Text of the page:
Well, Jack Frost punched all the late blooms in the petals last week then. I know it’s coming but am never really ready for it. It may all be part of nature’s cycle but I hate seeing the life knocked out of the enthusiastic ‘late bloomers’ which – without a calendar–were blissfully unaware of their impending doom.

The south east of England saw it’s earliest snowfall in 15 years. A sign of a hard winter, some are saying especially with the holly boughs laden with festive red berries.

I always keep an eye on David King’s ‘Weather without Technology’ website. He goes back through his extensive records to spot weather patterns, using them–and nature’s clues–to make his weather forecasts. They are not daily forecasts by any means but a general prediction for the outlook. Along with his unique no-nonsense style, he is accurate enough for me to keep checking his blogs.

Dave is saying there will be no white Christmas – as well as expressing how ridiculous the Met Office notion of a single snowflake falling on Christmas Day constitutes a ‘white Christmas’. He also reminds us that the 3rd to the 14th December is often a ‘warmer’ period than the days either side of it. This is called the Buchan Period as discovered by Alexander Buchan the Victorian meteorologist.

The good news is that he predicts more ‘normal’ weather for next year and forecasts that the last week of June and first three weeks of July will be wonderfully warm and summery.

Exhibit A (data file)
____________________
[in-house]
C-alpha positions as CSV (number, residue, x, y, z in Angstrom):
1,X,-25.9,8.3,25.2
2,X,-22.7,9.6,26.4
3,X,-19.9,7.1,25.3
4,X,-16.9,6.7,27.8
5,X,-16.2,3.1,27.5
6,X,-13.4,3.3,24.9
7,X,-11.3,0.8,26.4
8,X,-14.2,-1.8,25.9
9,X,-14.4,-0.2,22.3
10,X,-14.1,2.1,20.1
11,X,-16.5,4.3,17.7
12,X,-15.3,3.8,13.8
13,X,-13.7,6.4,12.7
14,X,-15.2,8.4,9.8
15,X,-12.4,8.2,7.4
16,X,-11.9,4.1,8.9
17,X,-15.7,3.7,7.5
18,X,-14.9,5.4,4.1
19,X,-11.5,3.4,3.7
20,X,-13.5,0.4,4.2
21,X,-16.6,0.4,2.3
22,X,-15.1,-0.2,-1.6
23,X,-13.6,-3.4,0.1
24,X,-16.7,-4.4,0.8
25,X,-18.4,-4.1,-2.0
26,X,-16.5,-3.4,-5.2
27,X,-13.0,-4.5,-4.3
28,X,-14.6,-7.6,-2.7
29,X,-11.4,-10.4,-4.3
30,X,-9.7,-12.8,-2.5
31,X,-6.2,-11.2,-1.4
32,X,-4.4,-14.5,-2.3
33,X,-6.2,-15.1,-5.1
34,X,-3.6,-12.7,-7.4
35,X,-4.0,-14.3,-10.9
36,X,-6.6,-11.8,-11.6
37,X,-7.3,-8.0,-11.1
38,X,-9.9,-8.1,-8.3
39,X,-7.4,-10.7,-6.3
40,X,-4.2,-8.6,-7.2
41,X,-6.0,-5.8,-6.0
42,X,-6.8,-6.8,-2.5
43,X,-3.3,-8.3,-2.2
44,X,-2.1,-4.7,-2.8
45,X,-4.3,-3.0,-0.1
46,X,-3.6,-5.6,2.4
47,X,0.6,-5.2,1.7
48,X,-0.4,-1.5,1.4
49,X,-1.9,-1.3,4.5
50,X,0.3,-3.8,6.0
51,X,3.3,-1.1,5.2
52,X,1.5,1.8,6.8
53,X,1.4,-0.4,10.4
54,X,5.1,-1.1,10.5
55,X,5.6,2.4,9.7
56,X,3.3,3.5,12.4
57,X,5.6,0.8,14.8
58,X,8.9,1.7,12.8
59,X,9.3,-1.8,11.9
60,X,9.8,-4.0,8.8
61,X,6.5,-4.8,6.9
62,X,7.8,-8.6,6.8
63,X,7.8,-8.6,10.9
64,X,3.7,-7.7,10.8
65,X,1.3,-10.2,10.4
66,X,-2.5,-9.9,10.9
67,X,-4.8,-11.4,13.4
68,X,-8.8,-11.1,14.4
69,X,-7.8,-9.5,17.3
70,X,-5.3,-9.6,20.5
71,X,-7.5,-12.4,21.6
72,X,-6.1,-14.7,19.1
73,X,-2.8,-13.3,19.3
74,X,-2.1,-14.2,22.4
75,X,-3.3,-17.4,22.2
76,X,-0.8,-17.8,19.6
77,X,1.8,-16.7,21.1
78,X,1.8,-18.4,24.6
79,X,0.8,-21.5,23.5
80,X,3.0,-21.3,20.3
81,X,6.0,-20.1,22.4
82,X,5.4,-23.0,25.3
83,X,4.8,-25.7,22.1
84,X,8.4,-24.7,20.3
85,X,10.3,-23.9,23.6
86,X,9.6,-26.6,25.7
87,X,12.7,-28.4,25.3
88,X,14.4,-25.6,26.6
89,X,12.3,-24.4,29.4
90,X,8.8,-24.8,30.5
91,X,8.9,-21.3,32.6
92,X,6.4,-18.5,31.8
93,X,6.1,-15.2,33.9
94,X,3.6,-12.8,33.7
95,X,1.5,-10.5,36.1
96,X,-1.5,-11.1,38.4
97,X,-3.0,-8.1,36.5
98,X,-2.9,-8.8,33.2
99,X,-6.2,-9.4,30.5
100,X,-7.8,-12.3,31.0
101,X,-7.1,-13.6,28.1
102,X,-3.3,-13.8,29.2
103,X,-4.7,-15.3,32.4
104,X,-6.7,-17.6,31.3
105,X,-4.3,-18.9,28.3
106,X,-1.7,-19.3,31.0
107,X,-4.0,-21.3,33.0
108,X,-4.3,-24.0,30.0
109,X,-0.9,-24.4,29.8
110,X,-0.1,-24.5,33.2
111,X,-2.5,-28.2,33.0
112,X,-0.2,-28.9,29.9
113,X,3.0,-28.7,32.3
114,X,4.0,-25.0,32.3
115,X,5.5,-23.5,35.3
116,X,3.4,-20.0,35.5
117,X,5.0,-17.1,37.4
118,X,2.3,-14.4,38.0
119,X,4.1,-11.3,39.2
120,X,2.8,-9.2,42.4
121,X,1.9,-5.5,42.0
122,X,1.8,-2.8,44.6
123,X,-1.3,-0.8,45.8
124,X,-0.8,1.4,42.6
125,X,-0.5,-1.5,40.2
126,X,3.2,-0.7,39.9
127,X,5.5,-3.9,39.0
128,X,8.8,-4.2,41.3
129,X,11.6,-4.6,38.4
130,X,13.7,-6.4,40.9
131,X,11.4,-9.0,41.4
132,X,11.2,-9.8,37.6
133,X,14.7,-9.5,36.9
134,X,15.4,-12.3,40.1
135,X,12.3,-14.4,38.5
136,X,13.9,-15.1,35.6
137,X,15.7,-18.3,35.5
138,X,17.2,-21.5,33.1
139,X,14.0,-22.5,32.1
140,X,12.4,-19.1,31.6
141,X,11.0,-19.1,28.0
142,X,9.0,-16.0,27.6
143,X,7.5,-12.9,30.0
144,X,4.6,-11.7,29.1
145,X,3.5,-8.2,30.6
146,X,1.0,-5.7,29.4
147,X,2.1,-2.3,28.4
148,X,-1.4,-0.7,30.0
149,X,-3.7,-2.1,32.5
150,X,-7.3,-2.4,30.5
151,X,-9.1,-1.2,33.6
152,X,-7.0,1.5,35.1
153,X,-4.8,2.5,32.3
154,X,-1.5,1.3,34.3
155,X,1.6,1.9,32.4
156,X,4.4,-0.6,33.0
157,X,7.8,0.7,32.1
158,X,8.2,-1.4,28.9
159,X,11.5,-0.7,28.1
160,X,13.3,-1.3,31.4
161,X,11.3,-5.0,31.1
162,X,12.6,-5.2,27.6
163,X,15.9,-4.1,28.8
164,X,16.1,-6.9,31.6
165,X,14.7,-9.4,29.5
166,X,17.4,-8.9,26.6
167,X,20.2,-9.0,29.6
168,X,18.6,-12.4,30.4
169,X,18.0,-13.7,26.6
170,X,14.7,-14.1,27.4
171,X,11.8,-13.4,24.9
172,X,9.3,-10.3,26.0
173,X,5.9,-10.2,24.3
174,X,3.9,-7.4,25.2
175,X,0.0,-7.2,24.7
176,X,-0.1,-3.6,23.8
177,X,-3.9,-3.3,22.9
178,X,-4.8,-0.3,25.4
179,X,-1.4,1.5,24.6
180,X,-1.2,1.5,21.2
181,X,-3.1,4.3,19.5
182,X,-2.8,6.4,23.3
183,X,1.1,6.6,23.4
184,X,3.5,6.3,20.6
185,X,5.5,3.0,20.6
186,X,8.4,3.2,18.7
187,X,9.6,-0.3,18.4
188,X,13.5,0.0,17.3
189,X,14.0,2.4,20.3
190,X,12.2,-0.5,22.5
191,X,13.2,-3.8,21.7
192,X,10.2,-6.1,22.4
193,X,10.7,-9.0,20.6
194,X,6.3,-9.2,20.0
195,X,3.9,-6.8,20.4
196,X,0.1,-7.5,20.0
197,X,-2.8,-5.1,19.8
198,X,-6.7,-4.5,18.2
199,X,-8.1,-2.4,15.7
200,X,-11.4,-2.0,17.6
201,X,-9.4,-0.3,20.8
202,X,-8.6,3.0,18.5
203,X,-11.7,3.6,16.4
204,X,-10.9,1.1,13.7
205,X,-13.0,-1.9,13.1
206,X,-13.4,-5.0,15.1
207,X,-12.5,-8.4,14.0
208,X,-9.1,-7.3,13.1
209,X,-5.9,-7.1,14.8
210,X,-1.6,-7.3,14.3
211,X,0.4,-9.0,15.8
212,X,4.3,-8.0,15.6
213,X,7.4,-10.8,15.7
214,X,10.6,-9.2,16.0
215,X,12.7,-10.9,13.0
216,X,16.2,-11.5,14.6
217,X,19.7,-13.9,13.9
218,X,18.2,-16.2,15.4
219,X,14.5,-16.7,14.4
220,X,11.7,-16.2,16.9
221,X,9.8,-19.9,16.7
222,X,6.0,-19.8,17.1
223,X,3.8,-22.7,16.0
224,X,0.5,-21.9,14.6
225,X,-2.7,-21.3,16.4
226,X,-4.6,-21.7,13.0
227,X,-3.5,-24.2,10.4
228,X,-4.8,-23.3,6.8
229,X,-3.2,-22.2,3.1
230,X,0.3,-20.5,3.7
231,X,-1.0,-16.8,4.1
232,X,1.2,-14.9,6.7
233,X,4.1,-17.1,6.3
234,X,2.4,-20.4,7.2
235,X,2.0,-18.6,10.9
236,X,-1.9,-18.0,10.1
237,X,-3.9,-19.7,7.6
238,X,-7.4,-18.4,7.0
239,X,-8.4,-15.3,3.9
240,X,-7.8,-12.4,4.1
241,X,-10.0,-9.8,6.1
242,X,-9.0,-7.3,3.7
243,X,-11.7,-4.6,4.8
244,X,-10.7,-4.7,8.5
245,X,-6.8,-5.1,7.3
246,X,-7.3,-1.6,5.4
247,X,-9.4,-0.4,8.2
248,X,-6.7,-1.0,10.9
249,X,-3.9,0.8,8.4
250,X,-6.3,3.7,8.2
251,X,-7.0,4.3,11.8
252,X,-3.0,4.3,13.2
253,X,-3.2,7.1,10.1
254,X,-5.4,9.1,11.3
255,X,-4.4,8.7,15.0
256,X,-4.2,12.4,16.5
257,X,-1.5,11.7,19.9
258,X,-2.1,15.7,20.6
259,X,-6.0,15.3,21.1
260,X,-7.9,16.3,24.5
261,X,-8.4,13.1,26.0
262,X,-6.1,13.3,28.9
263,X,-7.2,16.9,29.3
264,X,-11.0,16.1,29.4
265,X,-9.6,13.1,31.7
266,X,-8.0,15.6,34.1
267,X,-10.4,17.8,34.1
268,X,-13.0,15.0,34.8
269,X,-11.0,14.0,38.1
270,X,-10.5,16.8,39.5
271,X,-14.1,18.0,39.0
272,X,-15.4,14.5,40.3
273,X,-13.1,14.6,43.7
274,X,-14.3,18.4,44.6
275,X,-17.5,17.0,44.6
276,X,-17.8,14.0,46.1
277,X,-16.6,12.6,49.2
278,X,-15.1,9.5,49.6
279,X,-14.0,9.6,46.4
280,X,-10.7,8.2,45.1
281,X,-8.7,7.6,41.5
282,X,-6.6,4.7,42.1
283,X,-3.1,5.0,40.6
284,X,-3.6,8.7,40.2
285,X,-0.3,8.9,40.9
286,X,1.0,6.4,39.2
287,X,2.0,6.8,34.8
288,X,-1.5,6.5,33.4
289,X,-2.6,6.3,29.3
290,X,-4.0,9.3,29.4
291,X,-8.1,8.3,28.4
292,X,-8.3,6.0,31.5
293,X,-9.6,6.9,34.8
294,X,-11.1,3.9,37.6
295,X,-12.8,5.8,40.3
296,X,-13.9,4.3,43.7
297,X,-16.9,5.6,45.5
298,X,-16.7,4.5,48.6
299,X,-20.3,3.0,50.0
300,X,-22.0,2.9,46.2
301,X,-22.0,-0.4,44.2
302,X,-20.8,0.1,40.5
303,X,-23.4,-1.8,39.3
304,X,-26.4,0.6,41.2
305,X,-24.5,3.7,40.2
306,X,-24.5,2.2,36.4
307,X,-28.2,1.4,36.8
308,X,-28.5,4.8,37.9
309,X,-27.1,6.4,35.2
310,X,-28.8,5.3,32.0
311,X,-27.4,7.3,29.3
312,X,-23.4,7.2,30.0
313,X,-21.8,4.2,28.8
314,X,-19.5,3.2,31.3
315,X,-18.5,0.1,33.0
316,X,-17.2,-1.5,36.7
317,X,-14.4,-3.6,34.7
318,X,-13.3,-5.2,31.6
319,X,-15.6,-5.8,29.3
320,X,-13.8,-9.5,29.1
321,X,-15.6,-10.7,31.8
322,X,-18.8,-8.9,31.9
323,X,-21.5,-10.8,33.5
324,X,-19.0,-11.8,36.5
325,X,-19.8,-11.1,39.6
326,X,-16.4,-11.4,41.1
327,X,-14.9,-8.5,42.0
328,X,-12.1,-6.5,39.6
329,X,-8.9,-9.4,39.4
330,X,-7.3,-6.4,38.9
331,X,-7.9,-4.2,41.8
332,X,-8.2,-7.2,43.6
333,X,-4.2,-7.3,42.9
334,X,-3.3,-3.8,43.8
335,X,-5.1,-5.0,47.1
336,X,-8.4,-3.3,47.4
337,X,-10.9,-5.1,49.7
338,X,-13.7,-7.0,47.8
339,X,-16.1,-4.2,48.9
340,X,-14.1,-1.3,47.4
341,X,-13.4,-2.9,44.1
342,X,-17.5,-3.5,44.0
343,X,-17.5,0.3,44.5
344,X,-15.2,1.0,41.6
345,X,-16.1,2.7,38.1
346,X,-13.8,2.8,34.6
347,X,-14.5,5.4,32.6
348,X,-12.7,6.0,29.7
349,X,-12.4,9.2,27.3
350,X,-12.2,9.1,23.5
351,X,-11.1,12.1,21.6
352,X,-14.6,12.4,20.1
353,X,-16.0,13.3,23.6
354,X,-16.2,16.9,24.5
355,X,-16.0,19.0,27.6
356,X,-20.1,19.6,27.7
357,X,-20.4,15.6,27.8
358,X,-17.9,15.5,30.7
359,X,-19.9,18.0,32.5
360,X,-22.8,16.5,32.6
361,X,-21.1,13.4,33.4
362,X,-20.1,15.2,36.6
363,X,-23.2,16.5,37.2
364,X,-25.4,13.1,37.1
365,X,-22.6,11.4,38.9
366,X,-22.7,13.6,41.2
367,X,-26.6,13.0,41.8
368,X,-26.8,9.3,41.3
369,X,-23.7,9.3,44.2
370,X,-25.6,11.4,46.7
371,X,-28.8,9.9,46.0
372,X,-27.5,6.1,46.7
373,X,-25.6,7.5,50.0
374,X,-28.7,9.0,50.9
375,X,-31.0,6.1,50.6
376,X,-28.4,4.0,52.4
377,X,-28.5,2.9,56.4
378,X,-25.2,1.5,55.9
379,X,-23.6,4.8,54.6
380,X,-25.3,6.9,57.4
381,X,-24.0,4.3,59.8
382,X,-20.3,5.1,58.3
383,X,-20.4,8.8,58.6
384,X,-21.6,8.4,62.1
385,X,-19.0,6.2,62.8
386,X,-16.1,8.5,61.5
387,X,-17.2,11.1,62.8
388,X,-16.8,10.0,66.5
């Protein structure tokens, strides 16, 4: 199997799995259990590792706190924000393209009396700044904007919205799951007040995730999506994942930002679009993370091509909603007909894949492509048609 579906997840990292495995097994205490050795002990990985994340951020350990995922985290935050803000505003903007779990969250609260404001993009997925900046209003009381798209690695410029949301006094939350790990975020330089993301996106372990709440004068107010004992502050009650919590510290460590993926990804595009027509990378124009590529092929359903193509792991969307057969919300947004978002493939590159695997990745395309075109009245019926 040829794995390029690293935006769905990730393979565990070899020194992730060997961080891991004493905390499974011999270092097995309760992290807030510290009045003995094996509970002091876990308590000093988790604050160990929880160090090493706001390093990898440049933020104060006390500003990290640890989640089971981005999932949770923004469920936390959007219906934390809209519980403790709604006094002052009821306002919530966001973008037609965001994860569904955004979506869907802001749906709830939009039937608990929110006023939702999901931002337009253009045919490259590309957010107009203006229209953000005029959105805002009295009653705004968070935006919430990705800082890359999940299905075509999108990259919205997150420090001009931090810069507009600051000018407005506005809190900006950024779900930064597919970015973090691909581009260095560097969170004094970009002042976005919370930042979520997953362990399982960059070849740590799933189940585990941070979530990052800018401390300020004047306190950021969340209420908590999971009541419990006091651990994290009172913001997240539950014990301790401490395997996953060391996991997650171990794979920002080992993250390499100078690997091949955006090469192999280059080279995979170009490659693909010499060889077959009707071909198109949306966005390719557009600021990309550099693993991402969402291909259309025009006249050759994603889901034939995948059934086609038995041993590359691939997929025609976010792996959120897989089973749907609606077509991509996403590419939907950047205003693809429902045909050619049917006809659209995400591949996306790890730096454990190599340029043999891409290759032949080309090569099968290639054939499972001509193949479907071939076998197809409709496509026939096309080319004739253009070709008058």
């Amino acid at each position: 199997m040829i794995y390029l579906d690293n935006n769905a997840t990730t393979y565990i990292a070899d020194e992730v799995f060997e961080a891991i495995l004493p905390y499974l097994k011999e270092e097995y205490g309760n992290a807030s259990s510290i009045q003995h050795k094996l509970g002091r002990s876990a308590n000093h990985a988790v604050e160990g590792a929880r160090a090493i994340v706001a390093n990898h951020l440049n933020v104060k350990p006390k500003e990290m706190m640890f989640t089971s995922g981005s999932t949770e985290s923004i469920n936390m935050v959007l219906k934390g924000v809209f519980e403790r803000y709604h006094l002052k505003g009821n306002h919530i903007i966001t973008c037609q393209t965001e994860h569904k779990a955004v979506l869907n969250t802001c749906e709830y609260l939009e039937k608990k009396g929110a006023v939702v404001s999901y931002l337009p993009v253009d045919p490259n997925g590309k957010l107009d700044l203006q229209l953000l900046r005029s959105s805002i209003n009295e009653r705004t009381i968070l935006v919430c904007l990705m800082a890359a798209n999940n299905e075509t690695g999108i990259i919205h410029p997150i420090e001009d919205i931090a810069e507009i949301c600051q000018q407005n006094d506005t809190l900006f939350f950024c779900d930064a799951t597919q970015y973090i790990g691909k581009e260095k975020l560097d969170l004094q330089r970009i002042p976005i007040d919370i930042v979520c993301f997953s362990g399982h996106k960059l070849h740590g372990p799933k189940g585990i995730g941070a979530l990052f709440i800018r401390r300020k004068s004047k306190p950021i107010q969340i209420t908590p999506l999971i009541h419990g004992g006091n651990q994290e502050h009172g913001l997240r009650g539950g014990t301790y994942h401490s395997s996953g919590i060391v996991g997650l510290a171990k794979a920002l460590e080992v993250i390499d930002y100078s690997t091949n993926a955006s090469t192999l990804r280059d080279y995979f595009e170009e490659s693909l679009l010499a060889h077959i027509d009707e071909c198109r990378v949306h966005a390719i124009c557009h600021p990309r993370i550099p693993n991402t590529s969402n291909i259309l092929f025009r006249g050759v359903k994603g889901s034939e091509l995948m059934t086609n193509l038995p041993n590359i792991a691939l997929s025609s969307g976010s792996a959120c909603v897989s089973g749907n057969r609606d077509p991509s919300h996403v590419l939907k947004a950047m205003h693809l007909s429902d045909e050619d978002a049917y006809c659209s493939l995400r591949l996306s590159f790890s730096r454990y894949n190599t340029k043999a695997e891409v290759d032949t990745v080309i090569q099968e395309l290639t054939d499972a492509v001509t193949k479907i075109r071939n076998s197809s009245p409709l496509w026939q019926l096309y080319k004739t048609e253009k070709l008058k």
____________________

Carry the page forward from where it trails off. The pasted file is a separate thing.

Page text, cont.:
Reading through his latest blogs, I see that Dave is handing over the reins of his weather forecasting and website to Lesley Coyle who will be carrying on the technology-free forecasting at www.indigenousUKweather.com A quick visit to that site is met with the introduction – ‘Following on from David King’s Weather Without Technology … Welcome to Indigenous UK Weather, where I will attempt to predict the weather 90–180 days ahead using established saws and sayings, proven data, and the most vital ingredient of all, nature.’

I for one will be following with interest and enthusiasm for this method of weather forecasting.

The media is already reporting a possible shortage of certain foods for Christmas – this year it is potatoes, Brussels sprouts and broccoli, with the last two probably not upsetting anyone under the age of 15. Apparently potatoes are just rotting in the ground due to the wet weather we have had, and where Brussels are available, they will be smaller than usual.

I recall most, if not all, of our Christmas vegetables coming out of the ground thanks to granddad and dad. So much nicer to rely on digging than Deliveroo.

Don’t forget to use local farmers’ markets for your veg. The superior flavour will be well worth any effort taken to source the fabulous fresh veg. Check out Katherine and David’s organic, healthy and hearty veg boxes from just £10.00 at www.langtons-farm.ooooby.org which can be delivered to your door or collected from a local collection point.

After all, we should all be eating good quality vegetables as though our lives depend on it–because they do.